“The best business partner is one that enhances your way of thinking. We will remain the same and no one wants to interfere with how we do things – we have the same team and now we have solid partners who are great thinkers. The Agnellis are a family of entrepreneurs and I respect that,” says Louboutin, who works alongside his business partner, Bruno Chambelland.
“In the next five years, we will ‘muscle’ digital. We already have a successful e-commerce [side of our business] but digital is a bigger world encompassing operations and logistics. And we will also be looking at sustainability but not as a trend. In these matters, because sustainability is a complex science, you need to practice precaution and responsibility and have the time to take the right measures. It’s not about jumping on the first idea – this is a serious issue, and you have to be accurate,” says Louboutin, taking a balanced approach to fashion’s hot topic.
Louboutin has a fresh outlook. He also sees great potential in the gaming world and has created a dematerialised Loubishark sneaker with a Pop Art graphic shark-tooth-style sole for sites. “Gaming has an interesting aesthetic and there is a distinct visual language which I find so fascinating. Since I was a teenager, I have liked calligraphy and optics and this is like learning a new code,” he says. Take a tour of the brand’s Instagram feed and its website and you can see playful virtual and augmented realities in the LoubiFuture world. The retro-futuristic vibe is playful and dynamic, just like the vibrantly coloured collection. There was also the chance to immerse yourself in Louboutin’s imagination at ‘L’Exhibition(niste)’, a monograph show at the Palais de la Porte Dorée in Paris in 2020 where the designer’s sense of showmanship and theatre were celebrated.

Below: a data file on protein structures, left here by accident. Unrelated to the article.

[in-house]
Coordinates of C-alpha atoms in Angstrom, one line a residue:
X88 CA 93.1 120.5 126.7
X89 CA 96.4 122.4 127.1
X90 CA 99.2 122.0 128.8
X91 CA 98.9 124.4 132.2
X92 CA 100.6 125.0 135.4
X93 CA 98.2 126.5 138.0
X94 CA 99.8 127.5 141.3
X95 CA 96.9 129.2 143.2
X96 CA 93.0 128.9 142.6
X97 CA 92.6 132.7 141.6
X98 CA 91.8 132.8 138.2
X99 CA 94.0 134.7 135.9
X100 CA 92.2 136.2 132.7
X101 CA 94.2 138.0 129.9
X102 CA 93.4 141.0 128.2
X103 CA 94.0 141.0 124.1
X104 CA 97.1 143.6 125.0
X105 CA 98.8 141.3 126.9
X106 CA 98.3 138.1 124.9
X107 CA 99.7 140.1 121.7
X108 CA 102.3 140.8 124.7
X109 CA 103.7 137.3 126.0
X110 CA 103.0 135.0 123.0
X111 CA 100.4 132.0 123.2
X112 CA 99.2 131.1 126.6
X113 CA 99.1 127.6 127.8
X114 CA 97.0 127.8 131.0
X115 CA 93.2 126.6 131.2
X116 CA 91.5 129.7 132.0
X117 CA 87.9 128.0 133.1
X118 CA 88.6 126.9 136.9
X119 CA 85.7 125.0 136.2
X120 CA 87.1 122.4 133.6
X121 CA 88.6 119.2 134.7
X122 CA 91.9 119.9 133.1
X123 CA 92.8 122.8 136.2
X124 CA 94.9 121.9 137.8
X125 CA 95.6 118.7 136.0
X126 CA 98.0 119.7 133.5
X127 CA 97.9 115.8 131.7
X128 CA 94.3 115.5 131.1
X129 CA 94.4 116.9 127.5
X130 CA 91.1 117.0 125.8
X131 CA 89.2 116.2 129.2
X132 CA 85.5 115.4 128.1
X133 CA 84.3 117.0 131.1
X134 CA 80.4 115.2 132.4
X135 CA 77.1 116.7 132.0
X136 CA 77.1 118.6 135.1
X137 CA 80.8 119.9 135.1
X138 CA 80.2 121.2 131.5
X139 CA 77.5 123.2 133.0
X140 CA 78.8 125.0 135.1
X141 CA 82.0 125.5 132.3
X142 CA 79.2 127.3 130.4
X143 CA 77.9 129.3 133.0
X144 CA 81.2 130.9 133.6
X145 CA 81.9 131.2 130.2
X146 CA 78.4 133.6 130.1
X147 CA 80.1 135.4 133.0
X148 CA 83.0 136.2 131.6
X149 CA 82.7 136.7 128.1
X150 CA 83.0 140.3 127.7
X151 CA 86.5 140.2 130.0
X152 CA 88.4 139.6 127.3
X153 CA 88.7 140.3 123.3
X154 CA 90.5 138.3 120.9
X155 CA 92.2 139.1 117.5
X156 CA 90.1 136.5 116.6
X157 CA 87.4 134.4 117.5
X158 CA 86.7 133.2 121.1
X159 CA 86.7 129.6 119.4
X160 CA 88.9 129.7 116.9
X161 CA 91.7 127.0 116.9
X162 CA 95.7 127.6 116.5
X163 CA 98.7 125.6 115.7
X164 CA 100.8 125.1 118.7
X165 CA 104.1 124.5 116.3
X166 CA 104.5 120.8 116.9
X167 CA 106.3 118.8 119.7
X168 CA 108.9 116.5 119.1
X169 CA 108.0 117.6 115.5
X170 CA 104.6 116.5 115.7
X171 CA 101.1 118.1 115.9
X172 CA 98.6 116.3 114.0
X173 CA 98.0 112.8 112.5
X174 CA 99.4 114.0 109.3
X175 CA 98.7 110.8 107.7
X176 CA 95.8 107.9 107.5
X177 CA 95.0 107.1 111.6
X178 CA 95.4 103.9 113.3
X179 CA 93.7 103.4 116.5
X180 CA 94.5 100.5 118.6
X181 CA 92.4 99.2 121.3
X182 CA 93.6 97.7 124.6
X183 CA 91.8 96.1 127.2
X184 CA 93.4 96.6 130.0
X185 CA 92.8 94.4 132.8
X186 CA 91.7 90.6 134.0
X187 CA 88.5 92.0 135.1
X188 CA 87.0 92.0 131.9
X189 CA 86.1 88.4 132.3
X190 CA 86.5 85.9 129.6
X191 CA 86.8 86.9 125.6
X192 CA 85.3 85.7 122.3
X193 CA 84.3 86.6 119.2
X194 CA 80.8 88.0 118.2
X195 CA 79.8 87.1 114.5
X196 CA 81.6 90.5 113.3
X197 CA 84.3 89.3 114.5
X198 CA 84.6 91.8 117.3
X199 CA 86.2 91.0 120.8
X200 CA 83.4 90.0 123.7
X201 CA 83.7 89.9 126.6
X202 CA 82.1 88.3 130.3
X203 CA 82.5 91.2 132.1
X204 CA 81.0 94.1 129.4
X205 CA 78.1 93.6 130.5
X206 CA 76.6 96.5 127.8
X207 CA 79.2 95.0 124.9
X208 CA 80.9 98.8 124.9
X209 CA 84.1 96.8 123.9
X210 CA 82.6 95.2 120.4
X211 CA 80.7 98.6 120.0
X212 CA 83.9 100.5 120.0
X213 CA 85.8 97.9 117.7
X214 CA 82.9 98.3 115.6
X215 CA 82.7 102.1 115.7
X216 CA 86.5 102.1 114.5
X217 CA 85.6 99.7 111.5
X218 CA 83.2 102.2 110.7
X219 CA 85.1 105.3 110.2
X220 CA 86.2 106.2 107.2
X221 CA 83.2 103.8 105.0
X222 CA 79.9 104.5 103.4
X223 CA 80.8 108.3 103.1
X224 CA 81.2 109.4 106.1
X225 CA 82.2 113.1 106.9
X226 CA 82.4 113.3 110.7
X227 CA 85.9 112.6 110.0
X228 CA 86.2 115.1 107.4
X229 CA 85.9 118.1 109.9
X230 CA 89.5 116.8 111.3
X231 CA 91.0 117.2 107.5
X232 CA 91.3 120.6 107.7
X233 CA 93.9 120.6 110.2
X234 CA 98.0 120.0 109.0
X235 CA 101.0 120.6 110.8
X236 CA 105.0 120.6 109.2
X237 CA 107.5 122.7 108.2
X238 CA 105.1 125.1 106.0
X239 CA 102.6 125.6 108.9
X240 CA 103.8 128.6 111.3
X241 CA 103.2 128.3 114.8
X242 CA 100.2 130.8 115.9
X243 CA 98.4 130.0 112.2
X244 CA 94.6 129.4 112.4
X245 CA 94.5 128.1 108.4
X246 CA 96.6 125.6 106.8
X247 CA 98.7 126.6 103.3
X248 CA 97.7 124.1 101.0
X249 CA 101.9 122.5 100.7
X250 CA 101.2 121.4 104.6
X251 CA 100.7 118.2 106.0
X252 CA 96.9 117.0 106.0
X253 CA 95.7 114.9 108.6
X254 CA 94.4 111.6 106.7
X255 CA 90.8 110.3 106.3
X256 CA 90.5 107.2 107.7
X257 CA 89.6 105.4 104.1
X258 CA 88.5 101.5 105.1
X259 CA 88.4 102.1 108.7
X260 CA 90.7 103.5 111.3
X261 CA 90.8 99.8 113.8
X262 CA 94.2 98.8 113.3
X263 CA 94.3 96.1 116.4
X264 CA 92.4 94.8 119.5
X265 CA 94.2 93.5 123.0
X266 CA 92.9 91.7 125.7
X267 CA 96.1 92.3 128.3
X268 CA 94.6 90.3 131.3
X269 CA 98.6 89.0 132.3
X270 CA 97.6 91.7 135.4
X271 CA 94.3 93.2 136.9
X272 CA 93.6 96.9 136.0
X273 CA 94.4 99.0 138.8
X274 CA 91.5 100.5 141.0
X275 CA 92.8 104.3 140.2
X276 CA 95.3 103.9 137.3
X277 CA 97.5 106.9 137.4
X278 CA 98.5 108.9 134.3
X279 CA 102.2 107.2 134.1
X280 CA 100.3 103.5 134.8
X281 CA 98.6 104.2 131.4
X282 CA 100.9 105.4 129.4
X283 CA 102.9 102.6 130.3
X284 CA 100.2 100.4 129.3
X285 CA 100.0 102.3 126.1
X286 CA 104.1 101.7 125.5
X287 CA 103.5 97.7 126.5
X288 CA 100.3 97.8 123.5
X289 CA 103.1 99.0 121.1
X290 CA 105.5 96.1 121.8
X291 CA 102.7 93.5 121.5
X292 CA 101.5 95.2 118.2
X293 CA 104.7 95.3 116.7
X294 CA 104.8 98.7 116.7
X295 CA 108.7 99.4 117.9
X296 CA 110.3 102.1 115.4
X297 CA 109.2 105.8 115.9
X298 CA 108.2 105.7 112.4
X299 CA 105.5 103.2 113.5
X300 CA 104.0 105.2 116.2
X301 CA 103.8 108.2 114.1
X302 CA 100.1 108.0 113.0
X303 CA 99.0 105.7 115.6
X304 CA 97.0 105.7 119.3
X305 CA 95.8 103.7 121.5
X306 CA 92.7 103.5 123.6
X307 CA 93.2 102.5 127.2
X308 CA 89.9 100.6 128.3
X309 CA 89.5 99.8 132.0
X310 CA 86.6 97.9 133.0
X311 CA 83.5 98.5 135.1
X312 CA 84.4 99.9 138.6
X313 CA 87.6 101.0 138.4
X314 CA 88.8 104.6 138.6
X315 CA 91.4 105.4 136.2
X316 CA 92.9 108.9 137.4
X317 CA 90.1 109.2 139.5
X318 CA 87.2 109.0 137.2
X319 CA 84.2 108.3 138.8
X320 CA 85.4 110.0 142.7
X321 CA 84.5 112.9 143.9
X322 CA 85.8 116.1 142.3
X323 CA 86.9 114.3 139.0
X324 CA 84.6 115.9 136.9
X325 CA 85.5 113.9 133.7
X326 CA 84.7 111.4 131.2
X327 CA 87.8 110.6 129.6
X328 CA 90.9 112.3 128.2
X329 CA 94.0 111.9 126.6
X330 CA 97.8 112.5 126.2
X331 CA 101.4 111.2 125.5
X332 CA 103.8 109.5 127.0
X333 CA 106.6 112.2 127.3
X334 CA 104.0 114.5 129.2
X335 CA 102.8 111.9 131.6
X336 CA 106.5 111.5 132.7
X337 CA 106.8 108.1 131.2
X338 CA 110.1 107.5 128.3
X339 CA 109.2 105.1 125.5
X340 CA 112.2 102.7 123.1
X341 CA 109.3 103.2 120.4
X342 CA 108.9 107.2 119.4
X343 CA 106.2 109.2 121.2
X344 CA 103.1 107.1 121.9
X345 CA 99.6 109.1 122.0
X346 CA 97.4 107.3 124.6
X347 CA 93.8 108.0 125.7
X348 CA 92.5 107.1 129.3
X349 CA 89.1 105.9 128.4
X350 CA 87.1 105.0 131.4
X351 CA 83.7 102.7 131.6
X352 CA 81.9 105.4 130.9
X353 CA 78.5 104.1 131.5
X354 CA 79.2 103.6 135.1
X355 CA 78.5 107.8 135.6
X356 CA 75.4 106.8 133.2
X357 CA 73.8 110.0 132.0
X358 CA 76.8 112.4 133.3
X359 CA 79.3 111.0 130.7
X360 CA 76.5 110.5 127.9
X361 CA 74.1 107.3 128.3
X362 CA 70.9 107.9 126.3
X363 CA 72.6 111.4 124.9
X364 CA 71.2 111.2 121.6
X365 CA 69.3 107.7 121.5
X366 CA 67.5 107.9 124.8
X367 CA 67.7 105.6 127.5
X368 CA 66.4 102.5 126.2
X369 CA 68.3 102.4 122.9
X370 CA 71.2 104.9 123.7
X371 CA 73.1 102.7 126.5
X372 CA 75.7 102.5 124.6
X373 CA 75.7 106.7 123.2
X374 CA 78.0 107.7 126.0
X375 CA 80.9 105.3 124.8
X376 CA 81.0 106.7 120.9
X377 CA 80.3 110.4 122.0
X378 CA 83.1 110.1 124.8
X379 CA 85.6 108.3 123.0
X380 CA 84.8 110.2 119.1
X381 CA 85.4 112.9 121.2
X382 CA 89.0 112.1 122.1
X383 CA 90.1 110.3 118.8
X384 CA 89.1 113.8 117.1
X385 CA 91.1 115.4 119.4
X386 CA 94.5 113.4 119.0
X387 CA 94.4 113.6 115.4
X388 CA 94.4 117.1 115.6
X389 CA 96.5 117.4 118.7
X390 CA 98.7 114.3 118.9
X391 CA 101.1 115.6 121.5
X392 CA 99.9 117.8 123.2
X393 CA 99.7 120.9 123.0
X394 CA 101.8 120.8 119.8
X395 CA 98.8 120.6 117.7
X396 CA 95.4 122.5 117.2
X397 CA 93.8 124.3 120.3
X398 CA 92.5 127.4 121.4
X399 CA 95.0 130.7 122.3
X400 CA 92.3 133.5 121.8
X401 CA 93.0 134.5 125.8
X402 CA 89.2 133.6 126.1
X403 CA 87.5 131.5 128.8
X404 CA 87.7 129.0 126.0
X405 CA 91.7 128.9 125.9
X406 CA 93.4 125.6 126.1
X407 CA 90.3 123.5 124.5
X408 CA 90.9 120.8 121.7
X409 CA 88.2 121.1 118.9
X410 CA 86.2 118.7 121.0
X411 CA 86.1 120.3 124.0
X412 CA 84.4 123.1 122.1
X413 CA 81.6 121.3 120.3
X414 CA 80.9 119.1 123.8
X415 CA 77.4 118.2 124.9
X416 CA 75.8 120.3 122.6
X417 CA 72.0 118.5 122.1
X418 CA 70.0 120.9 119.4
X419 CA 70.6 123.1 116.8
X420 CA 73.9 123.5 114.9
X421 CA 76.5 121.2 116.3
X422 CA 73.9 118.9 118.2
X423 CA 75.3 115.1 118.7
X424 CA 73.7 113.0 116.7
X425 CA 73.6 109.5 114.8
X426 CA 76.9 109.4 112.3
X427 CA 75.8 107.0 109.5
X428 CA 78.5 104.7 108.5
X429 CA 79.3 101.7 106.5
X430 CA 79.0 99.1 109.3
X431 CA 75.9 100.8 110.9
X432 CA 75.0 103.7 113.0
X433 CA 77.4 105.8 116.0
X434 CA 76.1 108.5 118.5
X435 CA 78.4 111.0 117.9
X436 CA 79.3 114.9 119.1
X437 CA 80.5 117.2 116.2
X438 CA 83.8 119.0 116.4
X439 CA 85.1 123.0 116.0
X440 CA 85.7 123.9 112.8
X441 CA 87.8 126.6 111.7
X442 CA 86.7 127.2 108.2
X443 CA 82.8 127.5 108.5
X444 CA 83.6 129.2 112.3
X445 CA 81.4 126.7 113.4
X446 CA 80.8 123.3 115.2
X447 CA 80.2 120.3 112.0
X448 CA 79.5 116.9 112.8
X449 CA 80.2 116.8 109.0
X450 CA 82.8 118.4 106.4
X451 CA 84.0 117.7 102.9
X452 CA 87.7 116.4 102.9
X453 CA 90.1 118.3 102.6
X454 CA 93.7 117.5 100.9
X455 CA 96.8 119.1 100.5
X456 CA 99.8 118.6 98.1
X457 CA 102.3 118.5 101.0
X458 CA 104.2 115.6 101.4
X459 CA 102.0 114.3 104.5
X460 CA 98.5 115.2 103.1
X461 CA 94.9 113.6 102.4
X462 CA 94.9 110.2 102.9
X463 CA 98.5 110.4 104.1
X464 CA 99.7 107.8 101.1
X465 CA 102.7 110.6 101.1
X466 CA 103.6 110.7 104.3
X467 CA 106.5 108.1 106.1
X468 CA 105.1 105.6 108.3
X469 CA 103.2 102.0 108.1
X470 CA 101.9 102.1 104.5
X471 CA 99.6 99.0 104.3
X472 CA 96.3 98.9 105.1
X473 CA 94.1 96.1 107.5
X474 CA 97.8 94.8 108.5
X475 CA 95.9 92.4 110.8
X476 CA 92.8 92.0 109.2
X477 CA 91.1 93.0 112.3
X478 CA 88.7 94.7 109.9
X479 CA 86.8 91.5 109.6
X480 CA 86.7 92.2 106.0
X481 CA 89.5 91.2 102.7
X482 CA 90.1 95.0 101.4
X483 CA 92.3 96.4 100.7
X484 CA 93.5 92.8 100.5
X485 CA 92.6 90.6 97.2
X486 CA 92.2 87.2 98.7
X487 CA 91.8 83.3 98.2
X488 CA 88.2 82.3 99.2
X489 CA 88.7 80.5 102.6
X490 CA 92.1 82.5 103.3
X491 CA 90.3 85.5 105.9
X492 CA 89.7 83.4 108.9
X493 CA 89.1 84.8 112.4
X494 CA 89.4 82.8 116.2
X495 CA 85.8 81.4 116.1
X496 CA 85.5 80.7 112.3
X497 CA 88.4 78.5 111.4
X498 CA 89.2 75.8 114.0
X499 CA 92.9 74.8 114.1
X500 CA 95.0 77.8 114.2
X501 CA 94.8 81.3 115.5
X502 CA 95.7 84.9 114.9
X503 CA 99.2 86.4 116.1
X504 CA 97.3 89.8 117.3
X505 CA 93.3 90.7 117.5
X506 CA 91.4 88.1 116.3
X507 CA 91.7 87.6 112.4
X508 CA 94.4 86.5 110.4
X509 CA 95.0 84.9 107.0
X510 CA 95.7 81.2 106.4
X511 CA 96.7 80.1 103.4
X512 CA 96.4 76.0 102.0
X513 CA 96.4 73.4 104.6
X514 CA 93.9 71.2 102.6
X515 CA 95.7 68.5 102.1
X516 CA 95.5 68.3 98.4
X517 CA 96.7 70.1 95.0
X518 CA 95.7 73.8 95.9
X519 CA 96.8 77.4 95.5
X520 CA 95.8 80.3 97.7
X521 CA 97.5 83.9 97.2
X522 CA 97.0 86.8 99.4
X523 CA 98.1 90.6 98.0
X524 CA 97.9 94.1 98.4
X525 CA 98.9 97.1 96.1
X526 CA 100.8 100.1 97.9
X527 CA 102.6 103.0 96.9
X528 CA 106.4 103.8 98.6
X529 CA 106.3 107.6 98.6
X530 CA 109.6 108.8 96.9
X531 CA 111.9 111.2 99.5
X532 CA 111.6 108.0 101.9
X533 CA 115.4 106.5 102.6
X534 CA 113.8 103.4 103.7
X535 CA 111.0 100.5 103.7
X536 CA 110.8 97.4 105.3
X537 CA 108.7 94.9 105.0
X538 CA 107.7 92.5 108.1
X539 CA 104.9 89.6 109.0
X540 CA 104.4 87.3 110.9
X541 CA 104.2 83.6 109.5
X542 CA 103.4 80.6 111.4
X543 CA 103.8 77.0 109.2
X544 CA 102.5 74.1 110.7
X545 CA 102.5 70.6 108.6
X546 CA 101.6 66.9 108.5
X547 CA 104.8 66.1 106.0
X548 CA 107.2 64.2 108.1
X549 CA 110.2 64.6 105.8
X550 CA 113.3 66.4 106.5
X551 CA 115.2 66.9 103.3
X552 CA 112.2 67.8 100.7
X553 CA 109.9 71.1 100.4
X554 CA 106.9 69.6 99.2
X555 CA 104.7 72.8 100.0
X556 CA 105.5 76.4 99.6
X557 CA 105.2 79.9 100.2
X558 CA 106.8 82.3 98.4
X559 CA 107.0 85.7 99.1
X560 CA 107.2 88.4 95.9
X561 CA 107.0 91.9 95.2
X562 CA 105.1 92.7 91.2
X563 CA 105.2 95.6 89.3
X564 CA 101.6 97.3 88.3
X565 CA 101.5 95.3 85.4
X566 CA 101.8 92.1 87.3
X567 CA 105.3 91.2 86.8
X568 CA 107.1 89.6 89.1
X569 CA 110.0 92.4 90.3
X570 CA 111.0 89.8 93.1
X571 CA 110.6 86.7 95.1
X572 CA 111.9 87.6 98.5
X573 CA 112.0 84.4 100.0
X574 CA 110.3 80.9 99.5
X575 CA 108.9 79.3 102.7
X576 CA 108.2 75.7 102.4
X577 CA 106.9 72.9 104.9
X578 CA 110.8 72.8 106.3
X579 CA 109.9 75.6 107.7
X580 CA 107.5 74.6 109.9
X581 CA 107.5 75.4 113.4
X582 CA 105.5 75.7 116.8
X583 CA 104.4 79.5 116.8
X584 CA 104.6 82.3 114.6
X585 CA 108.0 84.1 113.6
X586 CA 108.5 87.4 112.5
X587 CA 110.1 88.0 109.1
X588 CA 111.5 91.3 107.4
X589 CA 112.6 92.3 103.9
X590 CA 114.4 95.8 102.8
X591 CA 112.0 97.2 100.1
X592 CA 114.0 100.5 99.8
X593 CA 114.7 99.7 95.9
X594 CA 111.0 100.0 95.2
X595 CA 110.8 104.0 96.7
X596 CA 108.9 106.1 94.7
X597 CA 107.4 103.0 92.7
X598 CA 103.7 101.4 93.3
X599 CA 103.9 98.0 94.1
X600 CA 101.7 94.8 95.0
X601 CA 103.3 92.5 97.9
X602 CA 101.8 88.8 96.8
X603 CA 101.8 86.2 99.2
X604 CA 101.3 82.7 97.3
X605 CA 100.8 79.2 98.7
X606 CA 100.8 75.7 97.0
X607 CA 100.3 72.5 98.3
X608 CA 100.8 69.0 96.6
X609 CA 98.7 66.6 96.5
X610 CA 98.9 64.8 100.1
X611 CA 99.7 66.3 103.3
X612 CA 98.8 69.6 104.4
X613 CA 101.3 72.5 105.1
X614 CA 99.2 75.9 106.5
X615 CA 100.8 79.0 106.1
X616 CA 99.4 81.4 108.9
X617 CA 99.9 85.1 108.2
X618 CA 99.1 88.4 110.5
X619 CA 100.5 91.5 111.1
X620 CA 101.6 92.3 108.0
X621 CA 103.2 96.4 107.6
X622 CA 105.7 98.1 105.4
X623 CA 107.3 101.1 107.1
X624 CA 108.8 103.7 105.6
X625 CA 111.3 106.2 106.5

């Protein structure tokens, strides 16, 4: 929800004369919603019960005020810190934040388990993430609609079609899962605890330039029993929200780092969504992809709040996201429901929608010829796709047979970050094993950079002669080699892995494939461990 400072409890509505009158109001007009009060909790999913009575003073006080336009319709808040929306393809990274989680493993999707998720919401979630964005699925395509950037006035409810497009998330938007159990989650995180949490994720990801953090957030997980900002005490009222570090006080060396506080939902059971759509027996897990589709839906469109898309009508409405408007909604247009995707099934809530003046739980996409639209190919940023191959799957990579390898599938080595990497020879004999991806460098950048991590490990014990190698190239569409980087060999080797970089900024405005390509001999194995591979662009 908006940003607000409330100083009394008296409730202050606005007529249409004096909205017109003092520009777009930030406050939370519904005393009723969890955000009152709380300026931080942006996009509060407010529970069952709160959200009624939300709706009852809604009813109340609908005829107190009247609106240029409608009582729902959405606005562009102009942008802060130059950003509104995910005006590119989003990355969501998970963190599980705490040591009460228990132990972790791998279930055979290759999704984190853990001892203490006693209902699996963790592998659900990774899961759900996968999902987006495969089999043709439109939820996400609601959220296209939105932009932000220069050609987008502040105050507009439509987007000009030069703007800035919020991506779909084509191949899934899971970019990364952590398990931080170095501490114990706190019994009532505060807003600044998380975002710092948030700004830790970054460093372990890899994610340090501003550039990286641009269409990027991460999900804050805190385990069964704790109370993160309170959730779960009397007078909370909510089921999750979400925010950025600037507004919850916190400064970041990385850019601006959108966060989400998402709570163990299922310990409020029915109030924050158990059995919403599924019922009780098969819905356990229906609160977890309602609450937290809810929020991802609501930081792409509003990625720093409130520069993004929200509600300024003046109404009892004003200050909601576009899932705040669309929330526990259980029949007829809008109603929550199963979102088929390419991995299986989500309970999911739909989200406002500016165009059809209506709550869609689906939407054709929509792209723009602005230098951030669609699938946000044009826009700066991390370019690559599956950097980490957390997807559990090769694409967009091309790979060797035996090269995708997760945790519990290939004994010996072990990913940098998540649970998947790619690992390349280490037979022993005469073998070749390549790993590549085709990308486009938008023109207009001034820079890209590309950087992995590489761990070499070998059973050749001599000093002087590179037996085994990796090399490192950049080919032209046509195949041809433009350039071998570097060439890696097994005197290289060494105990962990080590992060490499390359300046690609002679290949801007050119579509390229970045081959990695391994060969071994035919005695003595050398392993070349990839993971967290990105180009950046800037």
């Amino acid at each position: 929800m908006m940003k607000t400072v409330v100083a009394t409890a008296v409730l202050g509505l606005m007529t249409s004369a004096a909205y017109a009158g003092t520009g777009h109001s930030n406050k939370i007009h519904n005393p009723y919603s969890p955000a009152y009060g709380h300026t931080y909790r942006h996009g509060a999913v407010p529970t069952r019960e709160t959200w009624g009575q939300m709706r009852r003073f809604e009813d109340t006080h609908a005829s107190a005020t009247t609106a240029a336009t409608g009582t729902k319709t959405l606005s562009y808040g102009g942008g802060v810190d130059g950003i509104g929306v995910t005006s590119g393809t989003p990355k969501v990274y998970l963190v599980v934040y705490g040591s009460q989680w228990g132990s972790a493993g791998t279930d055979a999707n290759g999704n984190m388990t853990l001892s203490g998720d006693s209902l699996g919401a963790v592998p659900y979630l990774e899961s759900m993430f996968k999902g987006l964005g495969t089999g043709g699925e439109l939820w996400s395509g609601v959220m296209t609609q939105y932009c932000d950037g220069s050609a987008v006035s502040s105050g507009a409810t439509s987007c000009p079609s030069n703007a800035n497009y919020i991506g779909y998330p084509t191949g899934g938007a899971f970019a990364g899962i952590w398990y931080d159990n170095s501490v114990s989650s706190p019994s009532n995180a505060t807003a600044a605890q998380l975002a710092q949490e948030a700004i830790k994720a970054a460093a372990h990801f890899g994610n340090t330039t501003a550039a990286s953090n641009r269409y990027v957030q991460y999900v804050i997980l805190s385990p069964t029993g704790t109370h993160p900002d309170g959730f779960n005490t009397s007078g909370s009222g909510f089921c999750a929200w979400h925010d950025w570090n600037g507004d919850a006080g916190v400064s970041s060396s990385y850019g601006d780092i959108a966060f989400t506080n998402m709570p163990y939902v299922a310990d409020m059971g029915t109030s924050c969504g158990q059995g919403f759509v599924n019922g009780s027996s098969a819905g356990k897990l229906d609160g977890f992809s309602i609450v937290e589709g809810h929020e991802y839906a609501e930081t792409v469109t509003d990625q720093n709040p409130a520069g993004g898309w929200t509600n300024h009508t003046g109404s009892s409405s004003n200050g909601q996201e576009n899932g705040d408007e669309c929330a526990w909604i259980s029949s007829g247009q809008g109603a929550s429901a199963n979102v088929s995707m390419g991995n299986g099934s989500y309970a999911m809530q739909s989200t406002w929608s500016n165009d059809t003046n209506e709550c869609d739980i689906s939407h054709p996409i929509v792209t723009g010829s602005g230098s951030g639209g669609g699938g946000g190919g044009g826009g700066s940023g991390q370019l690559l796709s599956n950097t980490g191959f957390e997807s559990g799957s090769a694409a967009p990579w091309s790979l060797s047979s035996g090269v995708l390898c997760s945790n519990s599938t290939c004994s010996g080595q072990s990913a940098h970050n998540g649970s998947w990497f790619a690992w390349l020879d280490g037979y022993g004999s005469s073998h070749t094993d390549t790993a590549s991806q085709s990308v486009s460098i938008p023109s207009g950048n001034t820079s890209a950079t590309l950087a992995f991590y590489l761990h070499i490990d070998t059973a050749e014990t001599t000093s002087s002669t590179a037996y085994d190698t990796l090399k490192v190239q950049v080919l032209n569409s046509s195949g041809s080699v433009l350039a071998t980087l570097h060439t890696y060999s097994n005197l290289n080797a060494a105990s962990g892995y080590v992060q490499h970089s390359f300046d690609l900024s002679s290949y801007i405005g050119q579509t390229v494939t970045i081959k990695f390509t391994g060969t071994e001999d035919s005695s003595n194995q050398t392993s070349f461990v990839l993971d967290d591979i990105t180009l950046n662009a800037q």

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His own sense of luxury is more shaped by the real world. He owns a 13th-century château in the Vendée and a beautifully restored 100-year-old sailing boat which is moored on the river Nile. When visiting the boat, he says, “by the second night, the stress of the city has evaporated. I’m looking at this beautiful panorama at a pace that is caressed by the wind. There is no motor, so if there is no wind, you stop. I love to sketch on the river with the landscape passing by. Everyone is affected by stress – even if you adore your working life, it’s important to extract yourself,” says Louboutin.
“Luxury – it has to create a form of reverie. Yet, it’s a huge word and belongs to so many territories. My luxury is not to buy expensive things – I see luxury as a door, an exit that allows for the freedom of mind and identity. And to have that escape is necessary for wellbeing,” says Louboutin. Being able to realise his own dreams has also made him something of a role model for a younger generation. If his twenty-year-old self could see his fifty-something self now, what would he see? “I would see a man living through his dreams. I would look at that person and see someone who tried not to live through preconceived ideas and who has a voice and that means someone who also listens,” says Louboutin. “Success is an added value.”
Christian Louboutin on how male/female fluidity is affecting his design thinking
“Something that has affected my design in recent years is the shifting of identities and the fact that I was compartmentalised between men and women before. That has dissolved for me into another way of thinking about male and female identity. Now, I have a freer way of designing. Outside of the traditional stereotypes, there is a bit of the showman in every man, and this is a new discovery.”
Find out more: christianlouboutin.com
This article was originally published in the Autumn/Winter 2021 issue.